2
$\begingroup$

Please help with solving the recurrences to get closed form formulas for $a_n$, $b_n$ and $c_n$. Be sure to clearly label the characteristic equation, the roots of the characteristic equation, the general solution and the specific solution.

$a_n=a_{n-1}+2a_{n-2}$ for $n\geq 2$, $a_0=2$ ,$a_1=-5$

$b_n=8b_{n-1}+16b_{n-2}$ for $n\geq 2$, $b_0=-3$, $b_1=-4$

$c_n=3c_{n-1}+6c_{n-2}-24c_{n-3}+24c_{n-4}$ for $n\geq 3$ $c_0=-2$, $c_1=10$, $c_2=-10$, $c_3=54$

This topic is a little hard for me. Do I just plug in $a_0$ and $a_1$ into the equation? Any tips will be helpful. Thank you.

$\endgroup$
  • $\begingroup$ Well, start by finding the characteristic equations for each of those recurrences. What equations do you get? $\endgroup$ – Tobias Kildetoft Apr 1 '13 at 17:32
  • 1
    $\begingroup$ @Cheal: Thank you for improving your question. Though in the future, you should edit your question when you want to make a change, not delete it and repost it. $\endgroup$ – Zev Chonoles Apr 1 '13 at 17:33
2
$\begingroup$

Rewrite the first equation as $a_n - 2 a_{n-1} = -\left( a_{n-1} - 2 a_{n-2} \right)$. This has the form $g_n = -g_{n-1}$ with the general solution $g_n = (-1)^{n-1} g_1$. Therefore $$ a_n - 2 a_{n-1} = (-1)^{n-1} (a_1 - 2 a_0) = 9 (-1)^n $$ Let $b_n = 2^{-n} a_n$. Multiplying the above recurrence equation with $2^{-n}$ we get $$\begin{eqnarray} b_n - b_{n-1} = 9 (-2)^{-n} \implies b_n &=& b_0 + 9 \sum_{k=1}^n (-2)^{-k} \\ &=& b_0 + 9 \frac{-1/2}{1-(-1/2)} (1 - (-2)^{-n}) \\ &=& -1 + 3 (-1)^n 2^{-n} \end{eqnarray} $$ Hence $$ a_n = 2^n b_n = 3 (-1)^n - 2^n $$

Generally, one solves such recurrence equations using trick with linearity. Suppose a particular solution to your recurrence has a form $a_n = q^n$. Substituting this into the recurrence you find $q^{n+2} = q^{n+1} + 2 q^{n}$, implying that $q$ must satisfy $q^2 = q + 2$ which has two roots, $q=2$ and $q=-1$. Since the recurrence equation is linear, general solution is a linear combination of these two solutions: $$ a_n = c_1 (-1)^n + c_2 2^{n} $$ Initial conditions determine $c_1$ and $c_2$.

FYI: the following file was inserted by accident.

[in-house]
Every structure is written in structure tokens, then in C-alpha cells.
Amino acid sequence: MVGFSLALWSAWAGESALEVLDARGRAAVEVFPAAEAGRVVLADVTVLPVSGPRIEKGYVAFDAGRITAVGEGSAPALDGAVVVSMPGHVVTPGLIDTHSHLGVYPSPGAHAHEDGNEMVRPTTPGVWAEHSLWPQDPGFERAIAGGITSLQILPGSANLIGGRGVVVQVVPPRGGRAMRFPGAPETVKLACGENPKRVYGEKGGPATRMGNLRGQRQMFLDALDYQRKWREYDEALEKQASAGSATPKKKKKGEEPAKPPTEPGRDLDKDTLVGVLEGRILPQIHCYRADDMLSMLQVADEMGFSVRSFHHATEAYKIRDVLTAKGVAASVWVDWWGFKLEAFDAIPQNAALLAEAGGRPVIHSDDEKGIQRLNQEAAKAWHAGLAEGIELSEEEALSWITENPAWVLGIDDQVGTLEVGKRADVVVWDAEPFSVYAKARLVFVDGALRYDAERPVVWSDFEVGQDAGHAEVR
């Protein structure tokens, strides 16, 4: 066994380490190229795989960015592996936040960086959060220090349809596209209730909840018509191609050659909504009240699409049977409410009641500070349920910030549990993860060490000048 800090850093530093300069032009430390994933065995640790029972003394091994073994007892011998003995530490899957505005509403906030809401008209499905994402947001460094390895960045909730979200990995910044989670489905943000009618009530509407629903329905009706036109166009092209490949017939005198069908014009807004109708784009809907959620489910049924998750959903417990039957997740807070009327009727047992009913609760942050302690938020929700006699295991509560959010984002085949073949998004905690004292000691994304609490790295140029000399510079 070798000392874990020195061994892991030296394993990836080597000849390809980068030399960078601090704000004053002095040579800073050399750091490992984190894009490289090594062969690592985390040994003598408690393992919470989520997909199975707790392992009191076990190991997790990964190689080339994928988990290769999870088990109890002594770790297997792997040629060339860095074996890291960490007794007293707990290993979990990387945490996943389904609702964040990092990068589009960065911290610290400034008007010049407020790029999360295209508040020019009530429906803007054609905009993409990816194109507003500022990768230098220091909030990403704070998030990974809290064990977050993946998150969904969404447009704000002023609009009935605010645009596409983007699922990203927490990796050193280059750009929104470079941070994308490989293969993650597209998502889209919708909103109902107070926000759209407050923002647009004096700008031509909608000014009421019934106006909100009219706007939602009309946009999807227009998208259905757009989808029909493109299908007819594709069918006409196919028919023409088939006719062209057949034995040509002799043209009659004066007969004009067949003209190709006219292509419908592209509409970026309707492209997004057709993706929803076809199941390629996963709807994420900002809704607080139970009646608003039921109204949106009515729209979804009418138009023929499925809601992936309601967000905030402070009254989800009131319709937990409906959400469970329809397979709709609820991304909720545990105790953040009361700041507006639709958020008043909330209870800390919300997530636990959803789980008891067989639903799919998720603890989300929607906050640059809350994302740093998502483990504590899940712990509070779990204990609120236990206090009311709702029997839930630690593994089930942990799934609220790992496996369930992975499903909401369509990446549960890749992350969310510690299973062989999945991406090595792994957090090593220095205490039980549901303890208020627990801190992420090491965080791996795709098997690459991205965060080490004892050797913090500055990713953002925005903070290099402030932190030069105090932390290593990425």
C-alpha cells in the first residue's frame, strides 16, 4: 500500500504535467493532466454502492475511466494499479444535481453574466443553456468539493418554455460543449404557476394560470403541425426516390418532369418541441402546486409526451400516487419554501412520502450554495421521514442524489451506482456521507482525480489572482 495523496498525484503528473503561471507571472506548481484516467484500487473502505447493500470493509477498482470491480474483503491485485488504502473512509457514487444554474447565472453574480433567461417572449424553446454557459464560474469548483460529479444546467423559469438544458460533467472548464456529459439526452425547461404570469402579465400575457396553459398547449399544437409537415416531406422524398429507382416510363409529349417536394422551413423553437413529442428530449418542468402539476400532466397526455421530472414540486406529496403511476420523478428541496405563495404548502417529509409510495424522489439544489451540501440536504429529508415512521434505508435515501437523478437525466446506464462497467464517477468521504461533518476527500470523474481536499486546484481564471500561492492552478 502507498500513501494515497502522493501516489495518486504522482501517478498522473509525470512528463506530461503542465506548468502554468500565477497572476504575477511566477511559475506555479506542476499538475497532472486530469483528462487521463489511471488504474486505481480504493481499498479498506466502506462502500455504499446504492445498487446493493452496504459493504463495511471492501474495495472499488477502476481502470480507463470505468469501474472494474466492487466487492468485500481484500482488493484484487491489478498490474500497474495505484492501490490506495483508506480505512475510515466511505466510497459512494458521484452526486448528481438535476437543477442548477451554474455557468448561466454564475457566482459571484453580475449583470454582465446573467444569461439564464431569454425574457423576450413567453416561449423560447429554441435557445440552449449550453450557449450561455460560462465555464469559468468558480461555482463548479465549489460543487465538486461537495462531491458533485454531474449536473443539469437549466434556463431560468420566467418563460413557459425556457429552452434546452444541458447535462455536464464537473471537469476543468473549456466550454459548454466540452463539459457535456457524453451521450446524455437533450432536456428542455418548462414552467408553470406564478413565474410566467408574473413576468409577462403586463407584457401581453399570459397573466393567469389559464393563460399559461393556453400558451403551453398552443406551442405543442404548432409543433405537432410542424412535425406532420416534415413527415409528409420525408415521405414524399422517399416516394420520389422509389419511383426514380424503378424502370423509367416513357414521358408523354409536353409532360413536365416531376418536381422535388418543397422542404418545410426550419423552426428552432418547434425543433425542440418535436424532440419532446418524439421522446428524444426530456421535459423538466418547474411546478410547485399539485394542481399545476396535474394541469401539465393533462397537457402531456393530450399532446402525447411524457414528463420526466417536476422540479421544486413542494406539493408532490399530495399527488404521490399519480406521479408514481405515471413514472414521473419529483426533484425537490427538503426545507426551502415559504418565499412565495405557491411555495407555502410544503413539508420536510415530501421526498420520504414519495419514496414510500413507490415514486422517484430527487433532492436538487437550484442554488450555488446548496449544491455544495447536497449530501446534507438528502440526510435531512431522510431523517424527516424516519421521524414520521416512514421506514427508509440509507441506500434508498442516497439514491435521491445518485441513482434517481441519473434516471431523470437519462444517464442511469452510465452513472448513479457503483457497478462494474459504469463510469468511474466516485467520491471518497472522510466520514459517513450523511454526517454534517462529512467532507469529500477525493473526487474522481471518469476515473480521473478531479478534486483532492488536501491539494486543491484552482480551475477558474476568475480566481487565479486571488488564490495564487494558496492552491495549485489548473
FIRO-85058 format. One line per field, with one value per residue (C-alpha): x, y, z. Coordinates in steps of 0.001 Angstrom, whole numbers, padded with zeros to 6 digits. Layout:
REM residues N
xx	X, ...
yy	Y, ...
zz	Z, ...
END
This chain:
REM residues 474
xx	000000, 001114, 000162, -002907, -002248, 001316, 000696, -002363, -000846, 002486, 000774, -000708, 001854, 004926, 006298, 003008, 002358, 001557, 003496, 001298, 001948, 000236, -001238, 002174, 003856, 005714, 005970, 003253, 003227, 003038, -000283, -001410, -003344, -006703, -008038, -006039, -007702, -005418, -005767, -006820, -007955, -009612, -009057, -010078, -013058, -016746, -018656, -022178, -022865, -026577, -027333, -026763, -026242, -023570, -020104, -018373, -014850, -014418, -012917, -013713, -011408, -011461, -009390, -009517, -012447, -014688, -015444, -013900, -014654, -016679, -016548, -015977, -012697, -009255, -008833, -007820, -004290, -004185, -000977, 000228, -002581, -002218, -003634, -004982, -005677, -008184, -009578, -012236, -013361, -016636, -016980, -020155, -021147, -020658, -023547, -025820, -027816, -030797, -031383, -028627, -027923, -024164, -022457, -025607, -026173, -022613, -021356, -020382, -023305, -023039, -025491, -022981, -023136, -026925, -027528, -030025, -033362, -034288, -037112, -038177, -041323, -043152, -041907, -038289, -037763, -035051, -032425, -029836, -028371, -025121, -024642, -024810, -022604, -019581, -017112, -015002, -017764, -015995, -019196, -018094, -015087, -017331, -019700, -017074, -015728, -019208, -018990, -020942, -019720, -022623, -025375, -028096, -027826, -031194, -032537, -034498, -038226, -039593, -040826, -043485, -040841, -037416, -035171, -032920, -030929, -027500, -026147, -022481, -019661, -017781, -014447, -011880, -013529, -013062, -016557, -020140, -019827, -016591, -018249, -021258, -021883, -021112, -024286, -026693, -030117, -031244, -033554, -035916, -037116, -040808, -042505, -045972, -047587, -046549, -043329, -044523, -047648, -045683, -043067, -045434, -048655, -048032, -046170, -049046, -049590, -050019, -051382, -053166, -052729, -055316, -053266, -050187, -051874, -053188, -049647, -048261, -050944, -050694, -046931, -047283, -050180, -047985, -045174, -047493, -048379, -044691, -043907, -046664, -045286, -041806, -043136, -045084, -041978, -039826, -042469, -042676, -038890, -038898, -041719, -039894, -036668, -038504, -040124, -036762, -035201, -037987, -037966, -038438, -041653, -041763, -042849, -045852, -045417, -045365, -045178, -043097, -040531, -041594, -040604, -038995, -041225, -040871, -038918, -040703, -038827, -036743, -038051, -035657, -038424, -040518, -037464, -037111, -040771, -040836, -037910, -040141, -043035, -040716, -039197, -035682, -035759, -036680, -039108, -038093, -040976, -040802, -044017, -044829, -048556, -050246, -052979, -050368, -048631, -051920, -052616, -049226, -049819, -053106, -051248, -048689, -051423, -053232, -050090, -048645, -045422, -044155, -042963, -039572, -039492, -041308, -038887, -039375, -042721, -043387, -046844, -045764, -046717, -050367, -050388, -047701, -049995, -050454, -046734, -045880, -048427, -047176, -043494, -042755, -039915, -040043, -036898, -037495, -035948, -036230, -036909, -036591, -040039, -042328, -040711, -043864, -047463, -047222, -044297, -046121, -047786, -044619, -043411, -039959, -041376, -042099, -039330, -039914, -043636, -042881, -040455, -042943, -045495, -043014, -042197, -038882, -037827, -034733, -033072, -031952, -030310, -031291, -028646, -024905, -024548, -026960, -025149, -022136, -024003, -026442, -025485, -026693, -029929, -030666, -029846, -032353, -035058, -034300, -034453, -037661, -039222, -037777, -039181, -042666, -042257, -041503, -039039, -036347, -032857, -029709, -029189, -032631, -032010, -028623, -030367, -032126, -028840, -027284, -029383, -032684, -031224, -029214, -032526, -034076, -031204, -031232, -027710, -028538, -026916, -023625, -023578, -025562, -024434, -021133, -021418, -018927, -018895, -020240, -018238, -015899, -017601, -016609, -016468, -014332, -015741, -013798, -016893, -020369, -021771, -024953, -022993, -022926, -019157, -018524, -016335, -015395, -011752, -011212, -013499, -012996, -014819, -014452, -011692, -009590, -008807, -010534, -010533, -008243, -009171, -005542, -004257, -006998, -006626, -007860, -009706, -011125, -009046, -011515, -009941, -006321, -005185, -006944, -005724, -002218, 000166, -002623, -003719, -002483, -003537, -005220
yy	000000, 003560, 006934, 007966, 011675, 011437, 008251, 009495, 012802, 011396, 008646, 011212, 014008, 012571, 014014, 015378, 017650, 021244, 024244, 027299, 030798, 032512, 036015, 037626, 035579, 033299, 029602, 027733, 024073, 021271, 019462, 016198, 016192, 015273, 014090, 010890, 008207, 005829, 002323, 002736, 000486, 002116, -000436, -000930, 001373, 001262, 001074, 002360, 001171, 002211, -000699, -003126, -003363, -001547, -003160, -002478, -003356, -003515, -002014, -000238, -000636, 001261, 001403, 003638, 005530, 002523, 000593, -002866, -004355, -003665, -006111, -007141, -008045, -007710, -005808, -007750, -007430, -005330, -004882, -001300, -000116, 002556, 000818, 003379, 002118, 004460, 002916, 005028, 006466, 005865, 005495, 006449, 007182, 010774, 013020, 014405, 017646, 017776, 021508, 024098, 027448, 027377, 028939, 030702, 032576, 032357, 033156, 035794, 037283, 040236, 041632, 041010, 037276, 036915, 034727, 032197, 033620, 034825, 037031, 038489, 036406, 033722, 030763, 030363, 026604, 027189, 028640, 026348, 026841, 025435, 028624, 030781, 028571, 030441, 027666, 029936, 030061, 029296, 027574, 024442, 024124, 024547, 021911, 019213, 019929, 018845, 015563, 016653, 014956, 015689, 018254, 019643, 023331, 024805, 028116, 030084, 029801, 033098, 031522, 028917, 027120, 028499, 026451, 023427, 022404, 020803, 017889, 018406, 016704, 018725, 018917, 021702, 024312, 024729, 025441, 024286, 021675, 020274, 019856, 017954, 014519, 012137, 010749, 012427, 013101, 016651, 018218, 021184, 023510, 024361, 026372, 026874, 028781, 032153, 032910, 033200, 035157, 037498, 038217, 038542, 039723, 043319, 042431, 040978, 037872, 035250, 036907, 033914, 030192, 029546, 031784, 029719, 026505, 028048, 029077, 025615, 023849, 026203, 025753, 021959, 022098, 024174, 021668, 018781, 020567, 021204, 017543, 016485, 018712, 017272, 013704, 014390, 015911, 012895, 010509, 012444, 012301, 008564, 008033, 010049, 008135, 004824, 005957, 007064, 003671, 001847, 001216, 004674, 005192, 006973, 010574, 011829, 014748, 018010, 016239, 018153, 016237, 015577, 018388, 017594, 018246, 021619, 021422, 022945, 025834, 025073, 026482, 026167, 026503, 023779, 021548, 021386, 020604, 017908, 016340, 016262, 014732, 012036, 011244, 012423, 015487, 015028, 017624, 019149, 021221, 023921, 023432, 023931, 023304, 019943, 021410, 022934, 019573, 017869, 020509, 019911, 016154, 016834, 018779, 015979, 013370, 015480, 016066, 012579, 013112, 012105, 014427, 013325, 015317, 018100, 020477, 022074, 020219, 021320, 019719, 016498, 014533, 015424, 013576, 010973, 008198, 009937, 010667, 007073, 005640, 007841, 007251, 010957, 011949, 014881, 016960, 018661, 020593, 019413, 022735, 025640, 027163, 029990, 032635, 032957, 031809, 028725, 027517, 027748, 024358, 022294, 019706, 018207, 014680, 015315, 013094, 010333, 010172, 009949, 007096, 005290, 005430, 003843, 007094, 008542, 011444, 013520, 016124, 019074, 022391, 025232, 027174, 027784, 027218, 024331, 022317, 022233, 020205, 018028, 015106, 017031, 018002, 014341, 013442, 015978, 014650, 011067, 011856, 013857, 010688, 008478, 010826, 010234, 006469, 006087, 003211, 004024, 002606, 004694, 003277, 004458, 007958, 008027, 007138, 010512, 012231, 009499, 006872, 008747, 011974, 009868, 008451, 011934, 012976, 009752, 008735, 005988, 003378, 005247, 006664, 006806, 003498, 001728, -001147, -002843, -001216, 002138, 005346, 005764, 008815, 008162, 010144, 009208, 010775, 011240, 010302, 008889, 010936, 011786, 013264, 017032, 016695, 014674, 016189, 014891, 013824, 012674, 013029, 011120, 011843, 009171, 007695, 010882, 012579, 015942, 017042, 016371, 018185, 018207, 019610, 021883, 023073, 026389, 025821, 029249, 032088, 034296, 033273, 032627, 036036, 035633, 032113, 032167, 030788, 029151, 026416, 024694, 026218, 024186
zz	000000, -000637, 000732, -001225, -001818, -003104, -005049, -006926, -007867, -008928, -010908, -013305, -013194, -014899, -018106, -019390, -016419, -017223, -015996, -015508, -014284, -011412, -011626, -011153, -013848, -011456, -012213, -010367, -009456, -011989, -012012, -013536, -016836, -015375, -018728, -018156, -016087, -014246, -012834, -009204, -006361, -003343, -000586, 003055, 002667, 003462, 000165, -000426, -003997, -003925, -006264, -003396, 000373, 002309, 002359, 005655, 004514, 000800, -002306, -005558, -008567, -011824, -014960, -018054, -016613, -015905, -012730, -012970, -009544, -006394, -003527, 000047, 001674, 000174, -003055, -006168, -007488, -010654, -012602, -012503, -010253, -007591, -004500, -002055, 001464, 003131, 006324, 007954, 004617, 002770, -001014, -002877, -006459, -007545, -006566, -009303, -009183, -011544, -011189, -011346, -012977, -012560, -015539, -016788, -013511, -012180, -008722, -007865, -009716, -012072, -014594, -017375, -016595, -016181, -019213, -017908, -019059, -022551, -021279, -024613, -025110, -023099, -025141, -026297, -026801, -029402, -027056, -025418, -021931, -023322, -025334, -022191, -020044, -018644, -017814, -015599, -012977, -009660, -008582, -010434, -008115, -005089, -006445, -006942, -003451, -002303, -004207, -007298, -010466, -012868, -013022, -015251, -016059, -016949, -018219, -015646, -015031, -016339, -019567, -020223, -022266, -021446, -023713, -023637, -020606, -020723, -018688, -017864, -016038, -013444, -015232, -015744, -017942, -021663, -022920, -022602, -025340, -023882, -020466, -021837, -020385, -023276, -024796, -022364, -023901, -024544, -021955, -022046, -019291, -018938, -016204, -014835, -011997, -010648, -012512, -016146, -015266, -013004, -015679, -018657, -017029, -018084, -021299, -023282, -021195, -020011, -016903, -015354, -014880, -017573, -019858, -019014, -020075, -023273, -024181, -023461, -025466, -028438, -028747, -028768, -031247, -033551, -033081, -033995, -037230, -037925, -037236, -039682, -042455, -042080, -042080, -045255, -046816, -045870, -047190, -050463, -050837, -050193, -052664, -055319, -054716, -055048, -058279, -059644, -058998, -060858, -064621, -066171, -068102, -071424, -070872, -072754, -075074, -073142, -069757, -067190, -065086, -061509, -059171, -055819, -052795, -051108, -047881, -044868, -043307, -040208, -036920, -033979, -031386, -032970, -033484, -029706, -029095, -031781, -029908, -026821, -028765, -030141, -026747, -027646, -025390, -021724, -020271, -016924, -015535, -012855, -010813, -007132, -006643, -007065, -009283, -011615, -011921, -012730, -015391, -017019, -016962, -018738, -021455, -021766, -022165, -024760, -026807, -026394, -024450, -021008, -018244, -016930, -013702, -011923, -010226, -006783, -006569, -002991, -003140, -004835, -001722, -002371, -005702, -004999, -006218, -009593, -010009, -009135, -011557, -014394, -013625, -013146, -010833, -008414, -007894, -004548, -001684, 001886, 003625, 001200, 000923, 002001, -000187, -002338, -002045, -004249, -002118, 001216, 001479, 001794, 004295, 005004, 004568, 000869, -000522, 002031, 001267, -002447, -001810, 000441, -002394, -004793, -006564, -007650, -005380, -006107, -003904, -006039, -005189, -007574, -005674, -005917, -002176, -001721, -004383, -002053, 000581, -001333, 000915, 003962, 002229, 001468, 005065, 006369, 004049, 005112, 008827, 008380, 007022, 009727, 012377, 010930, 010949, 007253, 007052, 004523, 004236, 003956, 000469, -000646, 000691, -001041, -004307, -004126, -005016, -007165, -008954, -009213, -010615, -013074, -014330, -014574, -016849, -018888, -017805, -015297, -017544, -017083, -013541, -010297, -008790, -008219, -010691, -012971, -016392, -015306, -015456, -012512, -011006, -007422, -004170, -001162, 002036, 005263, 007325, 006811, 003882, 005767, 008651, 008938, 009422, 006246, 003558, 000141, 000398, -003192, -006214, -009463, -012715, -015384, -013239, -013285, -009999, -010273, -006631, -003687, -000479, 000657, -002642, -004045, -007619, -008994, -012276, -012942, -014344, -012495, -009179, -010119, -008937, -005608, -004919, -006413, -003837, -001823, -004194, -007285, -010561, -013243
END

You are now well equipped to tackle the remaining two problems by yourself.

$\endgroup$
  • $\begingroup$ From the formulation, it seems that the OP should be familiar with the characteristic polynomial (he writes equation) and the general form of a solution to problems like these. It would be easier to give good hints if you let him respond to the comments first. $\endgroup$ – Tobias Kildetoft Apr 1 '13 at 18:11
  • $\begingroup$ This is elementary than mine and thus better than mine. +1 $\endgroup$ – Orat Apr 1 '13 at 18:19
1
$\begingroup$

Define formal power series $g \in \mathbb{R}[[x]]$ by $$g(x) = \sum_{n = 0}^\infty a_n x^n.$$ From the recurrence condition and initial conditions, $$g(x) - xg(x) - 2x^2g(x) = 2 -7x$$ and solve this equation for $g(x)$ gives $$g(x) = \frac{2 -7x}{1 - x - 2x^2} = \frac{1}{2x - 1}+ \frac{3}{x + 1}. $$ Therefore, the general term is given by its derivative: $$ a_n = \frac{1}{n!}\frac{d^n g}{dx^n}(0) = \frac{(-2)^n}{(2 \cdot 0 - 1)^{n + 1}} + \frac{(-1)^n 3}{(0 + 1)^{n + 1}} = -2^n + (-1)^n 3.$$

Rest of your questions can be done with the same method.

$\endgroup$
  • $\begingroup$ This is clearly not the way the OP was intended to solve this, given the formulation of the question. You might be able to provide better help if you wait until the OP has responded to the comments. $\endgroup$ – Tobias Kildetoft Apr 1 '13 at 18:07
  • $\begingroup$ @TobiasKildetoft Absolutely. I just forgot a solution like user40314 gives. To Cheal Min: I strongly recommend the user40314's solution. It's standard one. If you're interested in a solution like I did, google "generating function" for example. $\endgroup$ – Orat Apr 1 '13 at 18:17
0
$\begingroup$

$a_n=a_{n-1}+2a_{n-2}$, rewrite it as $a_n-a_{n-1}-2a_{n-2}=0$, then the characteristic equation is $r^2-r-2=0\implies (r-2)(r+1)=0\implies$ $r=2$ or $r=-1$, so the general solution is $a_n=A(2)^n+B(-1)^n$. For the particular solution, since $a_0=2$ and $a_1=-5$, solve the equations: \begin{equation} 2=A(2)^0+B(-1)^0\\ -5=A(2)^1+B(-1)^1 \end{equation} then you get $A=-1$ and $B=3$, therefore $a_n=(-1)(2)^n+3(-1)^n$. You can solve the rest by using the same method

$\endgroup$
  • $\begingroup$ It's wrong. $r^2 - r - 2$ is equal to $(r - 2)(r + 1)$, not $(r + 2)(r - 1)$. See user40314's answer. $\endgroup$ – Orat Apr 2 '13 at 6:33
  • $\begingroup$ Sorry for the careless calculation, it's been corrected, and thanks to @Taro. $\endgroup$ – user62453 Apr 2 '13 at 15:53

Your Answer

By clicking “Post Your Answer”, you agree to our terms of service, privacy policy and cookie policy

Not the answer you're looking for? Browse other questions tagged or ask your own question.